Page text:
How to Choose the Best Weather Radio

weather radioThere's no doubt Northern Illinois and Southern Wisconsin are a tornado target zone. The most dangerous thing about tornadoes is that they form and strike with little or no warning. Weather radios can solve that problem; the question is which one to buy and how to use it?

What makes a radio a weather radio?

Most weather radios are standard, everyday AM/FM radios except for two features. First, they can access a dedicated station broadcasting both normal and emergency weather information. Second, if you're listening to regular radio or have the unit turned off, it will change stations or turn itself on when an alert goes out. The weather broadcasts that the unit receives may be from a number of sources, but most of them are broadcast by the NOAA Weather Radio service. Their network has over 1,000 stations and reaches 97% of the United States and its territories.

Where should I purchase one?

Your best bet is an electronics store like Radio Shack or Best Buy, or a discount store (such as Wal-Mart or Target) that has a well-stocked electronics department – the bigger the selection and the more knowledgeable the employees, the better. If you're buying a radio for outdoor activities like camping or canoeing, you may want to visit a camping supply store or outdoor outfitter. They'll have the best selection of units designed for that type of use. Don't buy a used unit. It could be damaged in some way the seller isn't aware of and that you won't be aware of until it's too late. Also, some of these units used analog weather broadcasts from local TV stations for their alerts, which no longer exist because broadcast television has converted to a digital format. Also, used units are usually separated from their box and instructions.

What should I look for?

First, let's deal with the radio itself before considering any features.
  • It's best to buy a radio with the NOAA logo on the box; NOAA has the best network and coverage. They're also an “all alerts” network, which means that your radio will receive information about non-weather events such as terror attacks and AMBER Alerts.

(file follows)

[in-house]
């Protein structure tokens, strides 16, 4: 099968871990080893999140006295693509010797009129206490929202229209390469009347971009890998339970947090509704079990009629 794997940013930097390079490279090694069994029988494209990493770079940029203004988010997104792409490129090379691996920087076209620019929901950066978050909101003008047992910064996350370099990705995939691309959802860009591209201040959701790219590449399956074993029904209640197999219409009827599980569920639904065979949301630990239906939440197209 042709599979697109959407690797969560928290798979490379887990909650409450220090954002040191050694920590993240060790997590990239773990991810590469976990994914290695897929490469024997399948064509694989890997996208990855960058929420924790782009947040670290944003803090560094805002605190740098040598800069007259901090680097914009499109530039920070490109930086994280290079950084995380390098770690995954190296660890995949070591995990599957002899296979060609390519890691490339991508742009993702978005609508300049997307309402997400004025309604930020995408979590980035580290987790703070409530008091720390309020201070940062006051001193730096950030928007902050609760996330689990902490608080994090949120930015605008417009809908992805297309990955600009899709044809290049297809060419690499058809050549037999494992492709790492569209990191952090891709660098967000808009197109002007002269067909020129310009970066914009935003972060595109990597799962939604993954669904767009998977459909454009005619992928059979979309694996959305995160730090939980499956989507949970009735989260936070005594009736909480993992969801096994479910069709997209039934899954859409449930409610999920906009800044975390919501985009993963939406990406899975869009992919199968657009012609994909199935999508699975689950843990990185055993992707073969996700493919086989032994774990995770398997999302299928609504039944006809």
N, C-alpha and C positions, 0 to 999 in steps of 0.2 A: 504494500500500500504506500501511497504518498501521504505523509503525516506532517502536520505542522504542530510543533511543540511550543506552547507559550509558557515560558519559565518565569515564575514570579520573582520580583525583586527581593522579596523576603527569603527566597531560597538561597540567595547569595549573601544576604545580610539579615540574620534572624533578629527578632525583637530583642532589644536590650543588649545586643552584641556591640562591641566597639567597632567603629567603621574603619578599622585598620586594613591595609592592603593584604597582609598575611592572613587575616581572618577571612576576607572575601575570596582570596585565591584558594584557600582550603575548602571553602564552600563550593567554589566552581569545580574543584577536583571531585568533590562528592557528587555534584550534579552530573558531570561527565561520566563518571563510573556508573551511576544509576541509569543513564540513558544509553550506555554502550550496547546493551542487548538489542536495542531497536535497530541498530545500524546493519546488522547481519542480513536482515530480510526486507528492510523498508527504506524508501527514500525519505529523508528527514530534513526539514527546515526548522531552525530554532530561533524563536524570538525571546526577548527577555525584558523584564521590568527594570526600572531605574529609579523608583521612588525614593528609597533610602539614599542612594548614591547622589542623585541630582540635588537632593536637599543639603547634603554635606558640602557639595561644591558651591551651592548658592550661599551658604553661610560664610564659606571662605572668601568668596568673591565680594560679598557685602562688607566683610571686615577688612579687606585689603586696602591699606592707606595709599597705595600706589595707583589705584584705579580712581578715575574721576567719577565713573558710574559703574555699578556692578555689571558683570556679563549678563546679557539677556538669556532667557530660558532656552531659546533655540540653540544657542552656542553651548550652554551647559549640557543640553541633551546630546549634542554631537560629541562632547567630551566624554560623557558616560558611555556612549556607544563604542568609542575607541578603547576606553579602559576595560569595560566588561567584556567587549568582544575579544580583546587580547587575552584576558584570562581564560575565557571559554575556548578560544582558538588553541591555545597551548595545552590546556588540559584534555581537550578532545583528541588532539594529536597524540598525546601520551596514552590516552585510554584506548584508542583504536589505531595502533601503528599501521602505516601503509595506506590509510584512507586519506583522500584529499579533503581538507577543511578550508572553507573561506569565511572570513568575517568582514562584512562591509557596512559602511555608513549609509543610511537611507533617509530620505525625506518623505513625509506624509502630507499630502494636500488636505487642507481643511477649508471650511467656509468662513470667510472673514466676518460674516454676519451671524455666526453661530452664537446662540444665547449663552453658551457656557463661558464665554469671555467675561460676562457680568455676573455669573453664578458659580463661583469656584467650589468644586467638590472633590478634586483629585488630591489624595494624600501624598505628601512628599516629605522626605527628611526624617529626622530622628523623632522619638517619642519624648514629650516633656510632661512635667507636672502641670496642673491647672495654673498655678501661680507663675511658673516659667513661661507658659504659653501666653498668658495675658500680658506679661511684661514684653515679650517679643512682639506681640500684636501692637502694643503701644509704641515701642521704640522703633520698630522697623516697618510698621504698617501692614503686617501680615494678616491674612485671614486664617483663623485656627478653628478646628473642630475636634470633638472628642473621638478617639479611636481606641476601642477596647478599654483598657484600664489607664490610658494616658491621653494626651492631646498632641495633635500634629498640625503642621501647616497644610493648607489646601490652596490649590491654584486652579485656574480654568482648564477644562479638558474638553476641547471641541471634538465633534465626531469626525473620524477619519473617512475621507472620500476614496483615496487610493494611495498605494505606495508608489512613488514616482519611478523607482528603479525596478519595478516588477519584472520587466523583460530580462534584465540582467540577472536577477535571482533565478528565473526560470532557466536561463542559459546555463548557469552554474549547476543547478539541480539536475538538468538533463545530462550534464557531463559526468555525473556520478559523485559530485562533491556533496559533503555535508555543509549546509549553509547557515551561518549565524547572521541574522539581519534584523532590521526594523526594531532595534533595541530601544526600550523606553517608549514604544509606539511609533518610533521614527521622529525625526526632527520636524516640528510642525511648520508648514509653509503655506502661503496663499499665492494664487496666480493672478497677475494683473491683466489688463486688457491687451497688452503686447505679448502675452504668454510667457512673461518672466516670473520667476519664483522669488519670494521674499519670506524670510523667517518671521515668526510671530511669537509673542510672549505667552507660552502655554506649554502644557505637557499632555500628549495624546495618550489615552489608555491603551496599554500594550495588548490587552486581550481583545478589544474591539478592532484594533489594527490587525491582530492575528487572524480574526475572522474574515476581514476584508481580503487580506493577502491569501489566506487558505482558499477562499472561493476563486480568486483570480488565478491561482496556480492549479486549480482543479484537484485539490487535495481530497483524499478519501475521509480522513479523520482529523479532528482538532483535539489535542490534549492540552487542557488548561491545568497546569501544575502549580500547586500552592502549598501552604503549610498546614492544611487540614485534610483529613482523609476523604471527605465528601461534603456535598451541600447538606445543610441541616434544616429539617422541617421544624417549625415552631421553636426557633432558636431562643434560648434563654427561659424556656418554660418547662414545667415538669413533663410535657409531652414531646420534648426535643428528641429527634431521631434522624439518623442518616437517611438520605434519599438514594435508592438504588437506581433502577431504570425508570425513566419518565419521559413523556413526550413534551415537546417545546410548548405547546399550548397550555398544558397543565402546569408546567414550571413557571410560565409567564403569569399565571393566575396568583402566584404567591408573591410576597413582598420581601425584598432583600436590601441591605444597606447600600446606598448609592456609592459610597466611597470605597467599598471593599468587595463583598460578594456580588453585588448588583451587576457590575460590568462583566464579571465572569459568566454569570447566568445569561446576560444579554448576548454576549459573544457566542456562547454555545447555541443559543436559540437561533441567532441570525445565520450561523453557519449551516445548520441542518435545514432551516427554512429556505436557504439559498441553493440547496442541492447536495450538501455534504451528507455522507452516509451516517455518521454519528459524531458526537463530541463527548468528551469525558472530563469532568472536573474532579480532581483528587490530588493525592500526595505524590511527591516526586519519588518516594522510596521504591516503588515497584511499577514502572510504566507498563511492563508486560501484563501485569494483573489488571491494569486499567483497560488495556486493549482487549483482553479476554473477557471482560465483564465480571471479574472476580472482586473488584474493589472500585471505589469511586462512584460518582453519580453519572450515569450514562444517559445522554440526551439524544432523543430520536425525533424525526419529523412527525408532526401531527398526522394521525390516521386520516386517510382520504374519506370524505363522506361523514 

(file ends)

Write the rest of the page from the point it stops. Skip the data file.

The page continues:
• Be sure you buy a weather alert radio and NOT a weather band radio. A weather band radio will allow you to receive NOAA broadcasts, but won't change the station or turn on when a weather alert goes out.
  • Get a radio with a battery backup. Storms may cut off your power long before a tornado forms.
  • Choose a model with Specific Alert Message Encoding (SAME) technology. This allows you to set it so you'll only receive alerts for your immediate area.
  • Consider buying more than one. Many manufacturers sell a clock radio model you can use in your bedroom. This plus a portable model will ensure you have one near you no matter where you are in your home or travels. If you're buying a portable, get one that's water resistant.
There are some extra features you may want on your radio:
  • Warning displays—Some models will flash a word identifying the incoming threat and/or flash bright warning LED's. This can be crucial if you're hearing impaired or if you're in an environment with loud noise when disaster strikes. Some models will accept strobe attachments, bed vibrators or other devices designed to alert or wake those who can't hear warning tones.
  • Crank power—If your radio has a crank, you'll always have power.
  • Antenna jacks—Some models include a whip antenna that can be plugged in to increase the reception range.
  • Cell phone charging—Having a charging station separate from your house power can be a real life saver, especially if the radio is crank powered.
  • Onboard flashlight—A flashlight that attaches to the unit (and on some models, recharges from it) will ensure you know exactly where a light source is in an emergency.
As usual, preparation is the key to safety. Choose what works best for you, but get it in place now so you can be ready when Mother Nature throws something nasty your way. Download your free home disaster planning eBook  


 

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